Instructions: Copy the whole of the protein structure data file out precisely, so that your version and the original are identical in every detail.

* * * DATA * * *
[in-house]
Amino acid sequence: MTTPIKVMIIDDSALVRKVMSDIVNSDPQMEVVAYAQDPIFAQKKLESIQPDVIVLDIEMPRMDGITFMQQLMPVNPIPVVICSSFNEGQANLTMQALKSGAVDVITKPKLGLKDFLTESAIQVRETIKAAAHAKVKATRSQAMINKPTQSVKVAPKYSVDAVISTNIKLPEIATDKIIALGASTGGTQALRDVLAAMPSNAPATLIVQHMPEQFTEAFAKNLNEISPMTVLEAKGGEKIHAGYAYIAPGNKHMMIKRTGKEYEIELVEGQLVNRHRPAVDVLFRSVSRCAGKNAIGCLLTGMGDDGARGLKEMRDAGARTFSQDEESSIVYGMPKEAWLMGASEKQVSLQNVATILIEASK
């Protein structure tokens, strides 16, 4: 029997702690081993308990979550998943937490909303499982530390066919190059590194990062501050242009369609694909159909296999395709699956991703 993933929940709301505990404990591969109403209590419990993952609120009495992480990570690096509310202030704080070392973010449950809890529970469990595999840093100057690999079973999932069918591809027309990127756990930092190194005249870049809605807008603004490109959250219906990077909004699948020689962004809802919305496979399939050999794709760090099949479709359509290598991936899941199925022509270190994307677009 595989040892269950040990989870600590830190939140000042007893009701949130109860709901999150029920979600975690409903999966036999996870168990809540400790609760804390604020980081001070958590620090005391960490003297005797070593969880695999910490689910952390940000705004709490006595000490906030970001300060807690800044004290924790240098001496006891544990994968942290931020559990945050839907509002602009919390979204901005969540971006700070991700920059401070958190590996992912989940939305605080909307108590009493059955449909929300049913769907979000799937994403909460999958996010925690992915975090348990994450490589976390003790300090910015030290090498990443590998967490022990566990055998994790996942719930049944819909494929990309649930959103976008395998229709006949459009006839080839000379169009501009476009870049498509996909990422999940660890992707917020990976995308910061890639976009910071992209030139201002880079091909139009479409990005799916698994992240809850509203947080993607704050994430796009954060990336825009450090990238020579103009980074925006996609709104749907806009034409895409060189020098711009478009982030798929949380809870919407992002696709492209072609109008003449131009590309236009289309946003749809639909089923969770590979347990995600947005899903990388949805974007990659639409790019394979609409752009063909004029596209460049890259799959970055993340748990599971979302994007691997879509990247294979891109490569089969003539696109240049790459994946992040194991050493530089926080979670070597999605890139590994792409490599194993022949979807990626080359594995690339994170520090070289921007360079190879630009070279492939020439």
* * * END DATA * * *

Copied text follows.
[in-house]
Amino acid sequence: MTTPIKVMIIDDSALVRKVMSDIVNSDPQMEVVAYAQDPIFAQKKLESIQPDVIVLDIEMPRMDGITFMQQLMPVNPIPVVICSSFNEGQANLTMQALKSGAVDVITKPKLGLKDFLTESAIQVRETIKAAAHAKVKATRSQAMINKPTQSVKVAPKYSVDAVISTNIKLPEIATDKIIALGASTGGTQALRDVLAAMPSNAPATLIVQHMPEQFTEAFAKNLNEISPMTVLEAKGGEKIHAGYAYIAPGNKHMMIKRTGKEYEIELVEGQLVNRHRPAVDVLFRSVSRCAGKNAIGCLLTGMGDDGARGLKEMRDAGARTFSQDEESSIVYGMPKEAWLMGASEKQVSLQNVATILIEASK
């Protein structure tokens, strides 16, 4: 029997702690081993308990979550998943937490909303499982530390066919190059590194990062501050242009369609694909159909296999395709699956991703 993933929940709301505990404990591969109403209590419990993952609120009495992480990570690096509310202030704080070392973010449950809890529970469990595999840093100057690999079973999932069918591809027309990127756990930092190194005249870049809605807008603004490109959250219906990077909004699948020689962004809802919305496979399939050999794709760090099949479709359509290598991936899941199925022509270190994307677009 595989040892269950040990989870600590830190939140000042007893009701949130109860709901999150029920979600975690409903999966036999996870168990809540400790609760804390604020980081001070958590620090005391960490003297005797070593969880695999910490689910952390940000705004709490006595000490906030970001300060807690800044004290924790240098001496006891544990994968942290931020559990945050839907509002602009919390979204901005969540971006700070991700920059401070958190590996992912989940939305605080909307108590009493059955449909929300049913769907979000799937994403909460999958996010925690992915975090348990994450490589976390003790300090910015030290090498990443590998967490022990566990055998994790996942719930049944819909494929990309649930959103976008395998229709006949459009006839080839000379169009501009476009870049498509996909990422999940660890992707917020990976995308910061890639976009910071992209030139201002880079091909139009479409990005799916698994992240809850509203947080993607704050994430796009954060990336825009450090990238020579103009980074925006996609709104749907806009034409895409060189020098711009478009982030798929949380809870919407992002696709492209072609109008003449131009590309236009289309946003749809639909089923969770590979347990995600947005899903990388949805974007990659639409790019394979609409752009063909004029596209460049890259799959970055993340748990599971979302994007691997879509990247294979891109490569089969003539696109240049790459994946992040194991050493530089926080979670070597999605890139590994792409490599194993022949979807990626080359594995690339994170520090070289921007360079190879630009070279492939020439």